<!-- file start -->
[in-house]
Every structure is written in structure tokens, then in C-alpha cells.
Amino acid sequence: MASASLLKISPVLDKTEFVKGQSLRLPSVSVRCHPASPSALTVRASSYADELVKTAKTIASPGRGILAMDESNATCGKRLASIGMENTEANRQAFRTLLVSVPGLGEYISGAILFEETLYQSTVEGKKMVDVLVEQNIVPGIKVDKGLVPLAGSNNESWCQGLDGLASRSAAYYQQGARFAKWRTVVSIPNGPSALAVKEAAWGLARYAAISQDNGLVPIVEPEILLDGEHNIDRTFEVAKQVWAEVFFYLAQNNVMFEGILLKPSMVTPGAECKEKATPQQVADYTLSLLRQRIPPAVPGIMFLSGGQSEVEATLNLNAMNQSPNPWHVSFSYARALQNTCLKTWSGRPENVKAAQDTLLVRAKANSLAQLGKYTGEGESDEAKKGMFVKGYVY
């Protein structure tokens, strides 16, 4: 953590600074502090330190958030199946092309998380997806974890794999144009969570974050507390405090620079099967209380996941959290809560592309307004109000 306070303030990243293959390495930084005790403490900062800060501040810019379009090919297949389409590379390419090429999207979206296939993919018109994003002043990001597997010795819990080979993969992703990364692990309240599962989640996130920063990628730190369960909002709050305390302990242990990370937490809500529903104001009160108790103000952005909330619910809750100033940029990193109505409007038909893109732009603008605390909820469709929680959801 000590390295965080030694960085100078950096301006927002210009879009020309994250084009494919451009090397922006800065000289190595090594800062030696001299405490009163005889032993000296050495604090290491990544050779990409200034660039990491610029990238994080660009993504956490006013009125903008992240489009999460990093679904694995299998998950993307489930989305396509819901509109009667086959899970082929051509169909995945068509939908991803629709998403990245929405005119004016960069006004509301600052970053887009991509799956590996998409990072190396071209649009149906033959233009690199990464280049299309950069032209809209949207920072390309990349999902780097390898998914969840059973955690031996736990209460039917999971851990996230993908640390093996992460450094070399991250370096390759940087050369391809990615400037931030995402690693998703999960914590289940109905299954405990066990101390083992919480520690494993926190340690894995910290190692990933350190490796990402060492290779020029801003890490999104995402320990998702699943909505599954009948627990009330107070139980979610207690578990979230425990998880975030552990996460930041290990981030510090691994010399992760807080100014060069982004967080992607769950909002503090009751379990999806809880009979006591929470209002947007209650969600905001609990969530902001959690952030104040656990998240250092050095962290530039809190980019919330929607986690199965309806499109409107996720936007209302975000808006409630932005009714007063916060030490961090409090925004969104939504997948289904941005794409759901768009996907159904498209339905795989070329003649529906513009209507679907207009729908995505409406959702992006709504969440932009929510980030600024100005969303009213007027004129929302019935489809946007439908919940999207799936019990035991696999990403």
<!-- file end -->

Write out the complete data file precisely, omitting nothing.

[in-house]
Every structure is written in structure tokens, then in C-alpha cells.
Amino acid sequence: MASASLLKISPVLDKTEFVKGQSLRLPSVSVRCHPASPSALTVRASSYADELVKTAKTIASPGRGILAMDESNATCGKRLASIGMENTEANRQAFRTLLVSVPGLGEYISGAILFEETLYQSTVEGKKMVDVLVEQNIVPGIKVDKGLVPLAGSNNESWCQGLDGLASRSAAYYQQGARFAKWRTVVSIPNGPSALAVKEAAWGLARYAAISQDNGLVPIVEPEILLDGEHNIDRTFEVAKQVWAEVFFYLAQNNVMFEGILLKPSMVTPGAECKEKATPQQVADYTLSLLRQRIPPAVPGIMFLSGGQSEVEATLNLNAMNQSPNPWHVSFSYARALQNTCLKTWSGRPENVKAAQDTLLVRAKANSLAQLGKYTGEGESDEAKKGMFVKGYVY
């Protein structure tokens, strides 16, 4: 953590600074502090330190958030199946092309998380997806974890794999144009969570974050507390405090620079099967209380996941959290809560592309307004109000 306070303030990243293959390495930084005790403490900062800060501040810019379009090919297949389409590379390419090429999207979206296939993919018109994003002043990001597997010795819990080979993969992703990364692990309240599962989640996130920063990628730190369960909002709050305390302990242990990370937490809500529903104001009160108790103000952005909330619910809750100033940029990193109505409007038909893109732009603008605390909820469709929680959801 000590390295965080030694960085100078950096301006927002210009879009020309994250084009494919451009090397922006800065000289190595090594800062030696001299405490009163005889032993000296050495604090290491990544050779990409200034660039990491610029990238994080660009993504956490006013009125903008992240489009999460990093679904694995299998998950993307489930989305396509819901509109009667086959899970082929051509169909995945068509939908991803629709998403990245929405005119004016960069006004509301600052970053887009991509799956590996998409990072190396071209649009149906033959233009690199990464280049299309950069032209809209949207920072390309990349999902780097390898998914969840059973955690031996736990209460039917999971851990996230993908640390093996992460450094070399991250370096390759940087050369391809990615400037931030995402690693998703999960914590289940109905299954405990066990101390083992919480520690494993926190340690894995910290190692990933350190490796990402060492290779020029801003890490999104995402320990998702699943909505599954009948627990009330107070139980979610207690578990979230425990998880975030552990996460930041290990981030510090691994010399992760807080100014060069982004967080992607769950909002503090009751379990999806809880009979006591929470209002947007209650969600905001609990969530902001959690952030104040656990998240250092050095962290530039809190980019919330929607986690199965309806499109409107996720936007209302975000808006409630932005009714007063916060030490961090409090925004969104939504997948289904941005794409759901768009996907159904498209339905795989070329003649529906513009209507679907207009729908995505409406959702992006709504969440932009929510980030600024100005969303009213007027004129929302019935489809946007439908919940999207799936019990035991696999990403």